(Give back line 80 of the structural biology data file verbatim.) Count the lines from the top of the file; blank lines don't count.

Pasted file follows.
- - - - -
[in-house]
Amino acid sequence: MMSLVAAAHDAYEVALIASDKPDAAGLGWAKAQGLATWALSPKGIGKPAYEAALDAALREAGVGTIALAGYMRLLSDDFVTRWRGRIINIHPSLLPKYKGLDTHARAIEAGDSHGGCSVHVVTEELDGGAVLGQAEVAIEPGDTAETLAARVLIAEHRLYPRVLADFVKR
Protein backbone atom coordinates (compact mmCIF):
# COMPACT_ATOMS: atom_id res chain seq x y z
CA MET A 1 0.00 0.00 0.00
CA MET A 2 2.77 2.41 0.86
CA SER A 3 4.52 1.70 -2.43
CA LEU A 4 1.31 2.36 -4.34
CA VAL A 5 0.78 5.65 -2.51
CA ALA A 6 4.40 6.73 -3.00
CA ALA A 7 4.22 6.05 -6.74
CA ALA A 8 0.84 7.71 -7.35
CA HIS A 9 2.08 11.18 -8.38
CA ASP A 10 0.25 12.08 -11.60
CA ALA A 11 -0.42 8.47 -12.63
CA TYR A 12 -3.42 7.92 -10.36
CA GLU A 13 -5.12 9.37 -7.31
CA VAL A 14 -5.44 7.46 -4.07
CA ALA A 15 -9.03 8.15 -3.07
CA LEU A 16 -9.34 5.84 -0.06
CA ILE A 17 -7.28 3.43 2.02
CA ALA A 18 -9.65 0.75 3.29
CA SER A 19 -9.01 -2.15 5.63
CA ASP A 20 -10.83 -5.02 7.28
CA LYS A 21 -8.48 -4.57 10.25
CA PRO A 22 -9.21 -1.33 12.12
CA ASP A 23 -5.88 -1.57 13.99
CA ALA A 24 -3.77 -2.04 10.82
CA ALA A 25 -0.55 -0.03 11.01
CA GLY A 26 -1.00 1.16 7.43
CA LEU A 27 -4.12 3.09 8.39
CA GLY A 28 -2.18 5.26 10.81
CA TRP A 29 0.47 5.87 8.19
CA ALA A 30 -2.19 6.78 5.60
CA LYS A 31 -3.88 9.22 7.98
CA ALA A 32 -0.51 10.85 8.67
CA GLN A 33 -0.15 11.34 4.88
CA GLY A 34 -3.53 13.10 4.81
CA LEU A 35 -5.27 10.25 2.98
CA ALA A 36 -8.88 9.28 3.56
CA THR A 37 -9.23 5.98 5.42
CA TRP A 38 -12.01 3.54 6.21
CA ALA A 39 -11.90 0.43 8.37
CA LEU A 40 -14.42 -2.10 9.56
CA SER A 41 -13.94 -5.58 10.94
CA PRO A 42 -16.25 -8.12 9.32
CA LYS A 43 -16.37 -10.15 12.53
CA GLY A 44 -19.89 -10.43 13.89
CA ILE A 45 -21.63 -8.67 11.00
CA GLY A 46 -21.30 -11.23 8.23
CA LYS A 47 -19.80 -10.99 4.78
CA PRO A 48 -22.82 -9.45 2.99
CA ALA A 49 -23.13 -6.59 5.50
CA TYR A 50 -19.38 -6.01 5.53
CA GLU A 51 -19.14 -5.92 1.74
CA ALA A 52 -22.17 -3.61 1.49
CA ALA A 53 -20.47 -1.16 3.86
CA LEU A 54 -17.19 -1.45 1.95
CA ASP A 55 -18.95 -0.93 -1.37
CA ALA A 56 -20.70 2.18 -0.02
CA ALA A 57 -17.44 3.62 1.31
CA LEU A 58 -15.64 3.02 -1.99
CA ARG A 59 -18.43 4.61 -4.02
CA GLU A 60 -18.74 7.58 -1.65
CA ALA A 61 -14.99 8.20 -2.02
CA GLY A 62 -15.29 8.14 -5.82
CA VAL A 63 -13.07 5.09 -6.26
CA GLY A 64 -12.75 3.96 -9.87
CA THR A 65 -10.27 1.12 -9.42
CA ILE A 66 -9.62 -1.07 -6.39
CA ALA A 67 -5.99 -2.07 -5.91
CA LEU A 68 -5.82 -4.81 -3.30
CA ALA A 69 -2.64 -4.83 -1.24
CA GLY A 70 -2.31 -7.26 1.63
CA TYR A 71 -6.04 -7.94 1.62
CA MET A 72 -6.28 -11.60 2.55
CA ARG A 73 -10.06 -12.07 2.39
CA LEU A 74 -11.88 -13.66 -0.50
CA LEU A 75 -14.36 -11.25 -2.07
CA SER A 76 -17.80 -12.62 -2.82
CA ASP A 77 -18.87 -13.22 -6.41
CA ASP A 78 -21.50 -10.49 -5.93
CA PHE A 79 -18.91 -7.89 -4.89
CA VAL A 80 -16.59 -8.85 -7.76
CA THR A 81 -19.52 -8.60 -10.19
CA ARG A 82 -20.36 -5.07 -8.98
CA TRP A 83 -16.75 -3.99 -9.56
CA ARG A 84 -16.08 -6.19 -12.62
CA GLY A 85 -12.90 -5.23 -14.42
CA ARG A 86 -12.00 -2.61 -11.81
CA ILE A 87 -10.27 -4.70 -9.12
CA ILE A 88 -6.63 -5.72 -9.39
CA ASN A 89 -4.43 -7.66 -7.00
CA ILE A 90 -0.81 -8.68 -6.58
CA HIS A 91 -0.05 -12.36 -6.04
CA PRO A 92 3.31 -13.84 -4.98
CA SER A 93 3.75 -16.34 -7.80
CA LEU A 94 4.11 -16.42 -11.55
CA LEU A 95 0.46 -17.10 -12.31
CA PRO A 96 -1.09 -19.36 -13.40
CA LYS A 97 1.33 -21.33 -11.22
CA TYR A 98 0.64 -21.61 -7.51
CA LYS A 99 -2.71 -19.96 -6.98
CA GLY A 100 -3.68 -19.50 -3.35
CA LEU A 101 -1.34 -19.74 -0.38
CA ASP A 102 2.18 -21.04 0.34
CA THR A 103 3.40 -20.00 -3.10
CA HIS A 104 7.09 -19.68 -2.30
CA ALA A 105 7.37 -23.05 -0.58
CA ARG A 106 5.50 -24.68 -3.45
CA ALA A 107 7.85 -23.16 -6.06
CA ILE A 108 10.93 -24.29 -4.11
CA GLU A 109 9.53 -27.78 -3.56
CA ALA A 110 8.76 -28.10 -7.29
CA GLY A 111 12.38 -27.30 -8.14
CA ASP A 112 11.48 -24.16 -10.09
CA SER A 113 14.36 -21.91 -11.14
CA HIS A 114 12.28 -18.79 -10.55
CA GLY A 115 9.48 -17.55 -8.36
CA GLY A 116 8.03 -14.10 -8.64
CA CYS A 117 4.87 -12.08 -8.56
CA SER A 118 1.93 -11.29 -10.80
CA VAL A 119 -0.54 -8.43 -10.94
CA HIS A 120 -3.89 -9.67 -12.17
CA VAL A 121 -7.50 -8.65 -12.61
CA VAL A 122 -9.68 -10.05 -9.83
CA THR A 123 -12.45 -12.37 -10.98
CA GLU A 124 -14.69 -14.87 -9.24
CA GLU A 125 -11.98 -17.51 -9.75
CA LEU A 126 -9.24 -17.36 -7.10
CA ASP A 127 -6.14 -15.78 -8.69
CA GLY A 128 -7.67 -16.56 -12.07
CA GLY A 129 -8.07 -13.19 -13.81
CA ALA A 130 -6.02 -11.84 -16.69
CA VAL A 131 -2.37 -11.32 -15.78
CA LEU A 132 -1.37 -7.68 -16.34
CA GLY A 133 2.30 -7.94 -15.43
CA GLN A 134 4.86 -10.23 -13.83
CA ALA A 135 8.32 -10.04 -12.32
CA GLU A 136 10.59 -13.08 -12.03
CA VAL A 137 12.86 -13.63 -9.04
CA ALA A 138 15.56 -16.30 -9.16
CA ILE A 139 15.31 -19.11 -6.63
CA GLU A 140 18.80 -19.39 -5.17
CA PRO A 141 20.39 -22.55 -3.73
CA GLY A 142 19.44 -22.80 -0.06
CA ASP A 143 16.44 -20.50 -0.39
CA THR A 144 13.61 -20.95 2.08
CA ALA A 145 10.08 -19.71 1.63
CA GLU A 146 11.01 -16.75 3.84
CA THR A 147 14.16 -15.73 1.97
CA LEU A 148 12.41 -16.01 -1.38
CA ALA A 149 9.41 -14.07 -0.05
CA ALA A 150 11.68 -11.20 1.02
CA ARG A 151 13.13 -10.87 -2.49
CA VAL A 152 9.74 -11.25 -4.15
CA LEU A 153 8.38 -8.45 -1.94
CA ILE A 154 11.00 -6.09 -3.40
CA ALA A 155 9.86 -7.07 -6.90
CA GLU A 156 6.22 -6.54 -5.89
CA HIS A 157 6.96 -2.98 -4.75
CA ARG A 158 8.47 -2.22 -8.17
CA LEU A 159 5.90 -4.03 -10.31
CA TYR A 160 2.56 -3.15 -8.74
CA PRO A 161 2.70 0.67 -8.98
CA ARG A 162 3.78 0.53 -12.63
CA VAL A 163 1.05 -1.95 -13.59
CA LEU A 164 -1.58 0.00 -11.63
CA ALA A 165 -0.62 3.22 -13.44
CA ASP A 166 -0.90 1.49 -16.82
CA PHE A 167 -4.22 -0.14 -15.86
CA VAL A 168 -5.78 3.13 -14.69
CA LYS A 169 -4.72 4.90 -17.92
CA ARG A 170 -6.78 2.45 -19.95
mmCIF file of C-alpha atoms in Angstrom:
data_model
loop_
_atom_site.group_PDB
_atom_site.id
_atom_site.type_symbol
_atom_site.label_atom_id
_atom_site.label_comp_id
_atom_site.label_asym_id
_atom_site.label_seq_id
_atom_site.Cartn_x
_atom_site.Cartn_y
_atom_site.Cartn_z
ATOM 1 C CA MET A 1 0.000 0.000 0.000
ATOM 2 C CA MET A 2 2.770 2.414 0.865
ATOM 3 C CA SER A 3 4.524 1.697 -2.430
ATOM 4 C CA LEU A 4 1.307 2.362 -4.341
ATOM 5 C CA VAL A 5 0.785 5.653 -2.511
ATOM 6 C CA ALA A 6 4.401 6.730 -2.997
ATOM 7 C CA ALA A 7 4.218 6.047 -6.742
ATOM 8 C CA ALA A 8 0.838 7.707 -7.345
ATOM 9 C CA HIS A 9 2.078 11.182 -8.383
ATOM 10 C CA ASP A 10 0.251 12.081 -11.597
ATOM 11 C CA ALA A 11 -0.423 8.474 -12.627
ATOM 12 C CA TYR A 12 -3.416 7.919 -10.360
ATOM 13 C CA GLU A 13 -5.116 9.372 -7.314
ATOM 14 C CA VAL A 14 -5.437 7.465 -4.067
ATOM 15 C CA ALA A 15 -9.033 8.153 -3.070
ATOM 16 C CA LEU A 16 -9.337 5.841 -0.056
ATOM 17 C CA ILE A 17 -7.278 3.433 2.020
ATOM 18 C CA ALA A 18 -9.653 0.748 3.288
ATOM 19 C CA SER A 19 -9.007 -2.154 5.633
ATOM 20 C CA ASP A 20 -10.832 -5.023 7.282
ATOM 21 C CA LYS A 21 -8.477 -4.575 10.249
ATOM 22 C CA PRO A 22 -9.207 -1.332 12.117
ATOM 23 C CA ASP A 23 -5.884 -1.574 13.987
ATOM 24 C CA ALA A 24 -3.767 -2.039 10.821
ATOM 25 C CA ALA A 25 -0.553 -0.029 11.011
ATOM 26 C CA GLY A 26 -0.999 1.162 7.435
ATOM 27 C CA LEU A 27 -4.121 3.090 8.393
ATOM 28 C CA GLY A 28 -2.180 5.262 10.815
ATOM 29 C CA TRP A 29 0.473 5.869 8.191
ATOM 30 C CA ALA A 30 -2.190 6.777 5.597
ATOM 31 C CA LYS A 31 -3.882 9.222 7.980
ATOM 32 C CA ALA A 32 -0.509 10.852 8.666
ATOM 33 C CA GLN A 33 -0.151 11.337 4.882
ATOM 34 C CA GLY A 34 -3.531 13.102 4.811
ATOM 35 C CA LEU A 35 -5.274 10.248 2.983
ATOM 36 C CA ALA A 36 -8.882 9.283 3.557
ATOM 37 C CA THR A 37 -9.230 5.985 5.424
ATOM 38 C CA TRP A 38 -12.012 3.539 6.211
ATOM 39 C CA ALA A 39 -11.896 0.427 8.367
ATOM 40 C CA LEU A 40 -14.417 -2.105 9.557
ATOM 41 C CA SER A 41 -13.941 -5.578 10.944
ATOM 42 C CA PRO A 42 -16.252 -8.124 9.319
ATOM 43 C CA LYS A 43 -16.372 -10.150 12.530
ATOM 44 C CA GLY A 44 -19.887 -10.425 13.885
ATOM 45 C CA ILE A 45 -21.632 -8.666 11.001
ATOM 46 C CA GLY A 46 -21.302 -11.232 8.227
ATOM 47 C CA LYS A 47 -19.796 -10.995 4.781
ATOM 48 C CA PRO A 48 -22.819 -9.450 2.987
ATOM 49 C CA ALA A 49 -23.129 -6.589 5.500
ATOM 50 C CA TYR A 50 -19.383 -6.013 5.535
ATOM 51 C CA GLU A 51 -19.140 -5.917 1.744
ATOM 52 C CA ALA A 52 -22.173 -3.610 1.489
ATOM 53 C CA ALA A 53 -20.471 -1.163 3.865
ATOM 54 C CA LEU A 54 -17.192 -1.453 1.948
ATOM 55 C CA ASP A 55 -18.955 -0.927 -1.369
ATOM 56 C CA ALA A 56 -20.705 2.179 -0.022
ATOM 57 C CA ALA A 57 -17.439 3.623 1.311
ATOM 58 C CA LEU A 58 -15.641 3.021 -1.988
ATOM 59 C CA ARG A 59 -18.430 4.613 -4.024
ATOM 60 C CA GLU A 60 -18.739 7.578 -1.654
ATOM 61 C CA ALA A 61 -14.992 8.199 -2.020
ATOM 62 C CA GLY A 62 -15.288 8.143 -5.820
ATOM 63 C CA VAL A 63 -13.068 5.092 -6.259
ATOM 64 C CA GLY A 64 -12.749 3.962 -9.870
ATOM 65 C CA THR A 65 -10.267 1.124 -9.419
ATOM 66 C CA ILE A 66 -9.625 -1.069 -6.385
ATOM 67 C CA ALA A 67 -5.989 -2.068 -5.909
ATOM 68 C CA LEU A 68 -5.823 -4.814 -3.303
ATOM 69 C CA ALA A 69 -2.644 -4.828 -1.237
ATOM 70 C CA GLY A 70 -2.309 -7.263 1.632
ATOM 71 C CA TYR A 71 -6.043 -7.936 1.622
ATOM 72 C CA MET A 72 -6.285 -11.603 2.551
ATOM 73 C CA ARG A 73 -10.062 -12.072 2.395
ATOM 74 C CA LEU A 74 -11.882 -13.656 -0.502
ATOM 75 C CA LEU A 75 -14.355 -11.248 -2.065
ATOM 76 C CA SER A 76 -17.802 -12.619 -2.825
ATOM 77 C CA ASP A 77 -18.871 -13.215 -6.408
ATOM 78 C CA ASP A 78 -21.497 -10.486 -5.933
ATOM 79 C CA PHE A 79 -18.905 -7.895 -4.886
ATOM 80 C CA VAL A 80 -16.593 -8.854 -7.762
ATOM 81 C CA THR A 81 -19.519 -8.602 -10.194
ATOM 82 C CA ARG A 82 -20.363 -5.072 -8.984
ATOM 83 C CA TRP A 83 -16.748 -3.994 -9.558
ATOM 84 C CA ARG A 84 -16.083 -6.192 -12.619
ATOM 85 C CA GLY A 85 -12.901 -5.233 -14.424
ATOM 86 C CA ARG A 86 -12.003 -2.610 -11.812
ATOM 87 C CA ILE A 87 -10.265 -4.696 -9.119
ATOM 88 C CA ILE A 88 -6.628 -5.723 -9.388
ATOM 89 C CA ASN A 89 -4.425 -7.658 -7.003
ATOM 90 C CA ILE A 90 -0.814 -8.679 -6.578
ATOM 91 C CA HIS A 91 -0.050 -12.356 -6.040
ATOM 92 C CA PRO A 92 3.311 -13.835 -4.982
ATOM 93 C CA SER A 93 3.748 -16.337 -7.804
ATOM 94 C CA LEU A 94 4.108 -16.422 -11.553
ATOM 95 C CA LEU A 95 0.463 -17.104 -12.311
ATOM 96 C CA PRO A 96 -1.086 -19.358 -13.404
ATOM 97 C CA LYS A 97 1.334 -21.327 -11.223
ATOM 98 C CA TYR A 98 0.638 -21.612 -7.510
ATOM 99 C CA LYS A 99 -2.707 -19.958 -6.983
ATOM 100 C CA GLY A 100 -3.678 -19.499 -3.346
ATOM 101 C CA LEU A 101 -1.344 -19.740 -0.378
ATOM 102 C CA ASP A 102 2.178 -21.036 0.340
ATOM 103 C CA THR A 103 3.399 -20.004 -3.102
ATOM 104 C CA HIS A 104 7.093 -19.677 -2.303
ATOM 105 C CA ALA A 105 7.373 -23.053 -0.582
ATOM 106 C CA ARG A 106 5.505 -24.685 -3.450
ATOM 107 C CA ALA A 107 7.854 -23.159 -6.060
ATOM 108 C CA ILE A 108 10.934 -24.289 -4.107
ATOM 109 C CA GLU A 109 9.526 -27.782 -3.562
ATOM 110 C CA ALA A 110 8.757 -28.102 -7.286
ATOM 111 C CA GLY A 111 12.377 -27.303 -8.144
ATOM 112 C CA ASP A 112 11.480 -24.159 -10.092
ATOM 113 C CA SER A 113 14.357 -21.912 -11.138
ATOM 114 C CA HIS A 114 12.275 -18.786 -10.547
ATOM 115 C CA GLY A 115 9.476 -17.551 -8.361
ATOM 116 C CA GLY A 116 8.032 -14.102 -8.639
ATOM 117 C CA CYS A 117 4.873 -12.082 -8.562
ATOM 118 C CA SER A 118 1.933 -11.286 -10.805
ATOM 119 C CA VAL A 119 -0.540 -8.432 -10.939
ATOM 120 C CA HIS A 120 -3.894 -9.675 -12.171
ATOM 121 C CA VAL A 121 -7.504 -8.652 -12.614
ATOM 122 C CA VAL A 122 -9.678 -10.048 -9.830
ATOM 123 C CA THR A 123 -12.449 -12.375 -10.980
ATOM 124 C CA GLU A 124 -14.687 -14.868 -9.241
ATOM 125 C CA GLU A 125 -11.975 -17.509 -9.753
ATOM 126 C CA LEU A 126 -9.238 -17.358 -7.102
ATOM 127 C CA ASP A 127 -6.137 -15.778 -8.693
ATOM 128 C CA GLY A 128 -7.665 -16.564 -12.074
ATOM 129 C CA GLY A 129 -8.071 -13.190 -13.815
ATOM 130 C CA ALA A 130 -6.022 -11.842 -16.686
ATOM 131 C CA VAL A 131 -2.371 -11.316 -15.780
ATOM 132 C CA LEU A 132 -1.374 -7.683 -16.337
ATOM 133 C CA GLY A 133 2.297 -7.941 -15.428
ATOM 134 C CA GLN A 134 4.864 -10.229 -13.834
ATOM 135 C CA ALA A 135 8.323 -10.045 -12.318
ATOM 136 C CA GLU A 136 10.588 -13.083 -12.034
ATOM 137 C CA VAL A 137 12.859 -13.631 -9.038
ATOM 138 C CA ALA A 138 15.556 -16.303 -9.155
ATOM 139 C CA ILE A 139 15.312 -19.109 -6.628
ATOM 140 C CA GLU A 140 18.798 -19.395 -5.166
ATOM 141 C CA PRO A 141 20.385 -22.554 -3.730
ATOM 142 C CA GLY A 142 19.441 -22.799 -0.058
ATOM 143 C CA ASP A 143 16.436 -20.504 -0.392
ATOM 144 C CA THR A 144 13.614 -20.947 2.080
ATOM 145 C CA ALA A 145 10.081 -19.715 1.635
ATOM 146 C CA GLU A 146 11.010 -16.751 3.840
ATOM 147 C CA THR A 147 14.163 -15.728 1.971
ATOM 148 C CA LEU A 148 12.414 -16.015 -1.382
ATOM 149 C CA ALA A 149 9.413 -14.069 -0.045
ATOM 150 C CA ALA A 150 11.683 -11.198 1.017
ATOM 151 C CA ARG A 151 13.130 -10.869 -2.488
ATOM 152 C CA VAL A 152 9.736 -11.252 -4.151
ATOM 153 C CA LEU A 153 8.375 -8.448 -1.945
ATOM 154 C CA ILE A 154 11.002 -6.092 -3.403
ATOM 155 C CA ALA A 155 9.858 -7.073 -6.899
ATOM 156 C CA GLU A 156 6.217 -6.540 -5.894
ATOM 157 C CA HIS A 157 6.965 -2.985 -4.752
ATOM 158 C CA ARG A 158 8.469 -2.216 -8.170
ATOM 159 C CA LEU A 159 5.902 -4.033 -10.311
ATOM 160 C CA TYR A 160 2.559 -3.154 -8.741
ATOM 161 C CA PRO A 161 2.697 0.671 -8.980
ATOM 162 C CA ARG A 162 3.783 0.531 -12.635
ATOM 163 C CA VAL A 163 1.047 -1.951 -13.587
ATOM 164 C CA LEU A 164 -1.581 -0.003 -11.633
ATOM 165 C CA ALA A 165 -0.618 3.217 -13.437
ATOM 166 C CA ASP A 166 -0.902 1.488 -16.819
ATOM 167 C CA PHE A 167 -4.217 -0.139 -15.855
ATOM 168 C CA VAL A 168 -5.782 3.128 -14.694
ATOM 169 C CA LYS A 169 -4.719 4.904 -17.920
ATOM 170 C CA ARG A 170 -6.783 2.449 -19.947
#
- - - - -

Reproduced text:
CA SER A 76 -17.80 -12.62 -2.82